WASHINGTON - President Bush plans to nominate Harvard University law professor Mary Ann Glendon to be his new US ambassador to the Vatican.
Glendon, 69, is an antiabortion scholar and an opponent of gay marriage who has written about the effects of divorce and increased litigation on society. Her 1987 book, "Abortion and Divorce in Western Law," was critical of the Supreme Court's 1973 Roe v. Wade decision that established a legal right to abortion.
The White House announced yesterday that Bush will nominate Glendon to the post, which requires Senate confirmation.
Glendon was appointed by Pope John Paul II in 1994 to the Pontifical Academy of Social Sciences, a panel that advises the Roman Catholic Church on social policy.
She has served as an adviser to the Vatican in several capacities. In 1995, she was the first woman to lead a delegation of the Holy See at the United Nations Women's Conference in Beijing. She also has served on the Pontifical Council for the Laity and as a consultant to the Pontifical Council on the Family.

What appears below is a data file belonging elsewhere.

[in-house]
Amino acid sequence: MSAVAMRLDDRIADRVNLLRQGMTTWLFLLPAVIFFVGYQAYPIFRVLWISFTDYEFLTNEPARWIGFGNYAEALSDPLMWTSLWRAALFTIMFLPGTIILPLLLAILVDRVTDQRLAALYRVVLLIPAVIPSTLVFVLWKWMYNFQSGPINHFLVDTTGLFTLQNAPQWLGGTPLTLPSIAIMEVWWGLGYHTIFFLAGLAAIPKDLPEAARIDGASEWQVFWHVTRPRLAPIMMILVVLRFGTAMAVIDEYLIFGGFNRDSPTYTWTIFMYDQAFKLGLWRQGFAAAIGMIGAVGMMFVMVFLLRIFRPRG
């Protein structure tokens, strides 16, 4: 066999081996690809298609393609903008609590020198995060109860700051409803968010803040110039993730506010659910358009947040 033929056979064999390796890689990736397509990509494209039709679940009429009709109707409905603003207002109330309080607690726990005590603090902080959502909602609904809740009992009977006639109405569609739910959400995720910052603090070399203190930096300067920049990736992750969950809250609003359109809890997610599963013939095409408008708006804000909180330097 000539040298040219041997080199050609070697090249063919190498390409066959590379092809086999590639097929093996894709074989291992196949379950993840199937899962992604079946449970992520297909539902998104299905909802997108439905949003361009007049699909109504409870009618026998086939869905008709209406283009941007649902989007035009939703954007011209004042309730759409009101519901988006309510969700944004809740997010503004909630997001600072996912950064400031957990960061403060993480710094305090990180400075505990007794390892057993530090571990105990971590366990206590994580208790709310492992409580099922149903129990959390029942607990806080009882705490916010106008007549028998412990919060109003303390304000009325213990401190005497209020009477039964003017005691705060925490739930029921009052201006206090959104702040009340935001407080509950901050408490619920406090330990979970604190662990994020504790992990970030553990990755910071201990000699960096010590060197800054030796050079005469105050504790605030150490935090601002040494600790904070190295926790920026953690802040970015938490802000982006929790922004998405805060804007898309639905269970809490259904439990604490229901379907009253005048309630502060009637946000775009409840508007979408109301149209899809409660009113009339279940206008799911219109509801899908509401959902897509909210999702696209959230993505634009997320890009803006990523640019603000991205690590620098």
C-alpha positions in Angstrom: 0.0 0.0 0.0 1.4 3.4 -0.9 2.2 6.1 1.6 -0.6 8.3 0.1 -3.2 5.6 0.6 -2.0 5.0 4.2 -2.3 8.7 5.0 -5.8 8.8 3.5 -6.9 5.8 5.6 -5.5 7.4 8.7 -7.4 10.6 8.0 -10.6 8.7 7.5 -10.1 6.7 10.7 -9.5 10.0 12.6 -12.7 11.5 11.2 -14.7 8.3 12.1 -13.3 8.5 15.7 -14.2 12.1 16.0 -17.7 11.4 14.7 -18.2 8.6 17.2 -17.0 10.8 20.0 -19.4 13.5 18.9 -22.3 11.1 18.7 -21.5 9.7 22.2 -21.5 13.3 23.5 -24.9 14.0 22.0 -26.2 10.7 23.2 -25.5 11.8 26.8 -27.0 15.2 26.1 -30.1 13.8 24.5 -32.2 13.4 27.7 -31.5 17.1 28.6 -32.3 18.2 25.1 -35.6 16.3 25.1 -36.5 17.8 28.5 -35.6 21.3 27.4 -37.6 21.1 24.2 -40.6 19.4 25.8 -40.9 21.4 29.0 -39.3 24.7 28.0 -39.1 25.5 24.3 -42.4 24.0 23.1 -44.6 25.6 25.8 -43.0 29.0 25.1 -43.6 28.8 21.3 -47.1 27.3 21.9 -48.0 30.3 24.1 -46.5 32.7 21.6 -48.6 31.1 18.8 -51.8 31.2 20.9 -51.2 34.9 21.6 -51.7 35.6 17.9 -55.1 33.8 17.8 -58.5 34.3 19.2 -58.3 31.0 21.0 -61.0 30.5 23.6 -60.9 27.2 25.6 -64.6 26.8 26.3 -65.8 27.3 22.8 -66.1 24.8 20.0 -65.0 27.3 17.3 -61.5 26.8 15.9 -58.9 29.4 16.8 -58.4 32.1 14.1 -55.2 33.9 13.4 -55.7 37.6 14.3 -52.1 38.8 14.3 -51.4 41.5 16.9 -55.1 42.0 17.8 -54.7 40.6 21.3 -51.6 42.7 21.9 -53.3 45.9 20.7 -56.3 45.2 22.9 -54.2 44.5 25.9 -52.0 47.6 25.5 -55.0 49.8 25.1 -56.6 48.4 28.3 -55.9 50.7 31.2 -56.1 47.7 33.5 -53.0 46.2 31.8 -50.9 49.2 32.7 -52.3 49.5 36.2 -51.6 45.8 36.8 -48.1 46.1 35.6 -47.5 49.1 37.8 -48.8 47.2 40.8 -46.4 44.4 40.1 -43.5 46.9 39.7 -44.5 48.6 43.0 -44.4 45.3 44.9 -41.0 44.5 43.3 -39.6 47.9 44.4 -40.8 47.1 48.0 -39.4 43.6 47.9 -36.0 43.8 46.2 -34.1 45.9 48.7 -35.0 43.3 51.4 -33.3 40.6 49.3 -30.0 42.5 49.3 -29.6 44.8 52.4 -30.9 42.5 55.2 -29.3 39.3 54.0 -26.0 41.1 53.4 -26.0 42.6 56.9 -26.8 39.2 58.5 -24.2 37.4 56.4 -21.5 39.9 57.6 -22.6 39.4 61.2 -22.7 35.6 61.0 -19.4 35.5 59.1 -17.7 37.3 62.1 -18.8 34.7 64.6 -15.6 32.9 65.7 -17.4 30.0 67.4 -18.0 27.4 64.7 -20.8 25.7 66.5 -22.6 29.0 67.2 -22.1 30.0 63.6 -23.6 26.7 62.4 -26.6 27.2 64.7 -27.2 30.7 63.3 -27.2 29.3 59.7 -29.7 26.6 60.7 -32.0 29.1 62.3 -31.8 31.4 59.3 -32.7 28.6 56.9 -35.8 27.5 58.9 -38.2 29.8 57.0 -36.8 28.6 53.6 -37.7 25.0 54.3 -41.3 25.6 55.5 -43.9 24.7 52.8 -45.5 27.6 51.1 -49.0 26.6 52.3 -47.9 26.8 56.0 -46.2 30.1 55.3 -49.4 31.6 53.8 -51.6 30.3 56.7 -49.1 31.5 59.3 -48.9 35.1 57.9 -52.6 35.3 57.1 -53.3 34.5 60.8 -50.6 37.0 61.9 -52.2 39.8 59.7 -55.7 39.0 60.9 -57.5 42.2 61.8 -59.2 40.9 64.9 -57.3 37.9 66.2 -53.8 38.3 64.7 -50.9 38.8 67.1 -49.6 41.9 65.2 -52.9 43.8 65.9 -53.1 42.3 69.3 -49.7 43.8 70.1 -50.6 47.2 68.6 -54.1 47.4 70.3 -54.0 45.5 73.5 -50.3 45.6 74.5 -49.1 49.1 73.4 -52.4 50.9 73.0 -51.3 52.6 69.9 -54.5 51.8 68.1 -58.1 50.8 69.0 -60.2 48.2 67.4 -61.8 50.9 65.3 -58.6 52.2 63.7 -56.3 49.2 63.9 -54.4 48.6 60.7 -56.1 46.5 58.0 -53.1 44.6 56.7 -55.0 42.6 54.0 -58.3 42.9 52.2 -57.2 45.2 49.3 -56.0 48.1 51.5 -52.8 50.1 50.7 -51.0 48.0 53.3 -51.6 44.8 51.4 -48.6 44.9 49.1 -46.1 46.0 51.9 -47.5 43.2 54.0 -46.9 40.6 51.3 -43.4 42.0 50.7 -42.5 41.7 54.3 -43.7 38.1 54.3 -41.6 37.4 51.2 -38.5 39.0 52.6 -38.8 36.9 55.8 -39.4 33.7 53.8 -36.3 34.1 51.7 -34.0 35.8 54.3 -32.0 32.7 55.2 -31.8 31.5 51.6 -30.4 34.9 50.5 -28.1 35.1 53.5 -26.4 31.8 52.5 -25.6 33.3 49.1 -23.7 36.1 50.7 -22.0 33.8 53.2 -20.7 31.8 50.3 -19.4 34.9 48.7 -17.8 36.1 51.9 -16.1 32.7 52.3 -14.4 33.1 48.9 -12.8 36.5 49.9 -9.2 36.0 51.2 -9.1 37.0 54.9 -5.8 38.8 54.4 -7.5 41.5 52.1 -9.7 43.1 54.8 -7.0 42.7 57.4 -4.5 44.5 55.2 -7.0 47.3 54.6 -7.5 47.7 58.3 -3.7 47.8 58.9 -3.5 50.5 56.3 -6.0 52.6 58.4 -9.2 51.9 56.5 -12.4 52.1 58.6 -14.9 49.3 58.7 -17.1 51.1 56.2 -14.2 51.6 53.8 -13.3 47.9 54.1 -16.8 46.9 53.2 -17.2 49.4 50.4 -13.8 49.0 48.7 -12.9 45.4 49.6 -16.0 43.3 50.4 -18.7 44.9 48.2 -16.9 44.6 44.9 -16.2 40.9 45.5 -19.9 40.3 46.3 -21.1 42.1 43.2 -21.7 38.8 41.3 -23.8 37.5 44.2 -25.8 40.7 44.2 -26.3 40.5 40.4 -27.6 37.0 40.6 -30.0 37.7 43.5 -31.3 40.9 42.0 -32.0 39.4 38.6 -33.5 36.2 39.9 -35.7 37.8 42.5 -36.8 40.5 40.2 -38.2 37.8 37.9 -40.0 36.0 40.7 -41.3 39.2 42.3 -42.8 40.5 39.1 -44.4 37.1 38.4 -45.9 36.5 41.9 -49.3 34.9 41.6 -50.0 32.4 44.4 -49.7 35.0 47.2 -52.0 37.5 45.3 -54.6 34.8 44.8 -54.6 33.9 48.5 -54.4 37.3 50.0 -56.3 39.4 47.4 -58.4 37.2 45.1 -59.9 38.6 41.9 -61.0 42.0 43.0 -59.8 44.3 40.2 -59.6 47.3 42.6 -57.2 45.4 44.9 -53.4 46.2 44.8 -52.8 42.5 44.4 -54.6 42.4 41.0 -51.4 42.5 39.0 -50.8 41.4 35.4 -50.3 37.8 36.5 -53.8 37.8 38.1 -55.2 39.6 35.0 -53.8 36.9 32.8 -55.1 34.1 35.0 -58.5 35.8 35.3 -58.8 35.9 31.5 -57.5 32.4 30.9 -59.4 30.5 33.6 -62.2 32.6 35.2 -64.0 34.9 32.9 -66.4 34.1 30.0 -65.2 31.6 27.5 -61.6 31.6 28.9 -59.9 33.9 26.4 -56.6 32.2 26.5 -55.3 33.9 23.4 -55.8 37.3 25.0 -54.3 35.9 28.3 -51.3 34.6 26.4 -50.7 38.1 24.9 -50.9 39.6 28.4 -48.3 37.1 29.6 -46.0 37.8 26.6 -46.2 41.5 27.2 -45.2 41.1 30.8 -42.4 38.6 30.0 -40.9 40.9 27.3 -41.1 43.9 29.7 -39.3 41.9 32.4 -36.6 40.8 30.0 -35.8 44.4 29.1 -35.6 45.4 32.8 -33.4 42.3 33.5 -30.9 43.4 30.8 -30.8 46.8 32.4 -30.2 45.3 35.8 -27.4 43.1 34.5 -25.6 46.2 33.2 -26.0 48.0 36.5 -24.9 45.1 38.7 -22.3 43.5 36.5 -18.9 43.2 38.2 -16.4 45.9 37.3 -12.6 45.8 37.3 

Glendon also served on the President's Council on
Republican presidential candidate and former Massachusetts governor Mitt Romney, who last summer named Glendon to co-chair his campaign advisory committee on the constitution and courts, praised the choice.
"She will serve our country with the honor and dignity we expect from those who represent our country's values abroad. While I may have lost her trusted counsel to our campaign, our country has gained an extremely gifted ambassador," Romney said in a statement.
A native of Dalton, Glendon was the daughter of a reporter at The Berkshire Eagle newspaper. She received undergraduate and law degrees from the University of Chicago.
Her first job in academia was at Boston College in 1968. She became a visiting professor of law at Harvard in 1974 and a full professor in 1986.
Glendon teaches in the areas of human rights, comparative law, constitutional law, and legal theory.
Former Boston Mayor Raymond Flynn held the Vatican ambassadorship during part of the Clinton administration, from 1993 to 1997.